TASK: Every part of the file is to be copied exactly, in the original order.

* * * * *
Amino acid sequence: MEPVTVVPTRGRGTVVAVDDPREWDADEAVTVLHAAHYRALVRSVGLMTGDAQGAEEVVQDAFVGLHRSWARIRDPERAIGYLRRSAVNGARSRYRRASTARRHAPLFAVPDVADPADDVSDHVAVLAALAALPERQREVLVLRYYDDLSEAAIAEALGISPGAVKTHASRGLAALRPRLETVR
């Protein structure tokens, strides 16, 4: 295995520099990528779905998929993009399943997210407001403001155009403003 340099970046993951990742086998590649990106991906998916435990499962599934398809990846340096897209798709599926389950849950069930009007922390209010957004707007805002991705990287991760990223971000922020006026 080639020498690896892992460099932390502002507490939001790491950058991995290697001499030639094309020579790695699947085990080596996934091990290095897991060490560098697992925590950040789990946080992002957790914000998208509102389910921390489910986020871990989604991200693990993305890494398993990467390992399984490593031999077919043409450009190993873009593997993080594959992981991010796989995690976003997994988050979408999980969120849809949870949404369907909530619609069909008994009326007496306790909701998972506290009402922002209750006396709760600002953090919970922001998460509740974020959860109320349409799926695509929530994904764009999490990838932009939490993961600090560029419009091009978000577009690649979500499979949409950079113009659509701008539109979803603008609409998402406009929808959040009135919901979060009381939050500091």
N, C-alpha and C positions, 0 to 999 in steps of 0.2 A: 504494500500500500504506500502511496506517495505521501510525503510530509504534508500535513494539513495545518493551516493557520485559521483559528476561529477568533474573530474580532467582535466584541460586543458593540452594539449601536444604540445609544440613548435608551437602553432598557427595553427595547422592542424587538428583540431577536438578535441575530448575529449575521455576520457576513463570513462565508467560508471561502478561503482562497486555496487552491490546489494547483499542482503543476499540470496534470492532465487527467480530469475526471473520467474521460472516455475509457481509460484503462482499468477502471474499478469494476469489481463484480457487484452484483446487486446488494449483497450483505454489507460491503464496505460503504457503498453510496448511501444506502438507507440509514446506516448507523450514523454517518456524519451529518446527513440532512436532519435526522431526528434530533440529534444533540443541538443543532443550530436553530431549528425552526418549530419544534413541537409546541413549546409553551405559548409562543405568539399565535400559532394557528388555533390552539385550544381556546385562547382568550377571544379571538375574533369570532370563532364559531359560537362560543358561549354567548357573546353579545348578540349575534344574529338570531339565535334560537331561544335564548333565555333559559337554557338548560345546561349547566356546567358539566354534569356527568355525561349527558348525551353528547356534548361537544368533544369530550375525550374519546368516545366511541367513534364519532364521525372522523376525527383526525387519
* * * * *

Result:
Amino acid sequence: MEPVTVVPTRGRGTVVAVDDPREWDADEAVTVLHAAHYRALVRSVGLMTGDAQGAEEVVQDAFVGLHRSWARIRDPERAIGYLRRSAVNGARSRYRRASTARRHAPLFAVPDVADPADDVSDHVAVLAALAALPERQREVLVLRYYDDLSEAAIAEALGISPGAVKTHASRGLAALRPRLETVR
């Protein structure tokens, strides 16, 4: 295995520099990528779905998929993009399943997210407001403001155009403003 340099970046993951990742086998590649990106991906998916435990499962599934398809990846340096897209798709599926389950849950069930009007922390209010957004707007805002991705990287991760990223971000922020006026 080639020498690896892992460099932390502002507490939001790491950058991995290697001499030639094309020579790695699947085990080596996934091990290095897991060490560098697992925590950040789990946080992002957790914000998208509102389910921390489910986020871990989604991200693990993305890494398993990467390992399984490593031999077919043409450009190993873009593997993080594959992981991010796989995690976003997994988050979408999980969120849809949870949404369907909530619609069909008994009326007496306790909701998972506290009402922002209750006396709760600002953090919970922001998460509740974020959860109320349409799926695509929530994904764009999490990838932009939490993961600090560029419009091009978000577009690649979500499979949409950079113009659509701008539109979803603008609409998402406009929808959040009135919901979060009381939050500091």
N, C-alpha and C positions, 0 to 999 in steps of 0.2 A: 504494500500500500504506500502511496506517495505521501510525503510530509504534508500535513494539513495545518493551516493557520485559521483559528476561529477568533474573530474580532467582535466584541460586543458593540452594539449601536444604540445609544440613548435608551437602553432598557427595553427595547422592542424587538428583540431577536438578535441575530448575529449575521455576520457576513463570513462565508467560508471561502478561503482562497486555496487552491490546489494547483499542482503543476499540470496534470492532465487527467480530469475526471473520467474521460472516455475509457481509460484503462482499468477502471474499478469494476469489481463484480457487484452484483446487486446488494449483497450483505454489507460491503464496505460503504457503498453510496448511501444506502438507507440509514446506516448507523450514523454517518456524519451529518446527513440532512436532519435526522431526528434530533440529534444533540443541538443543532443550530436553530431549528425552526418549530419544534413541537409546541413549546409553551405559548409562543405568539399565535400559532394557528388555533390552539385550544381556546385562547382568550377571544379571538375574533369570532370563532364559531359560537362560543358561549354567548357573546353579545348578540349575534344574529338570531339565535334560537331561544335564548333565555333559559337554557338548560345546561349547566356546567358539566354534569356527568355525561349527558348525551353528547356534548361537544368533544369530550375525550374519546368516545366511541367513534364519532364521525372522523376525527383526525387519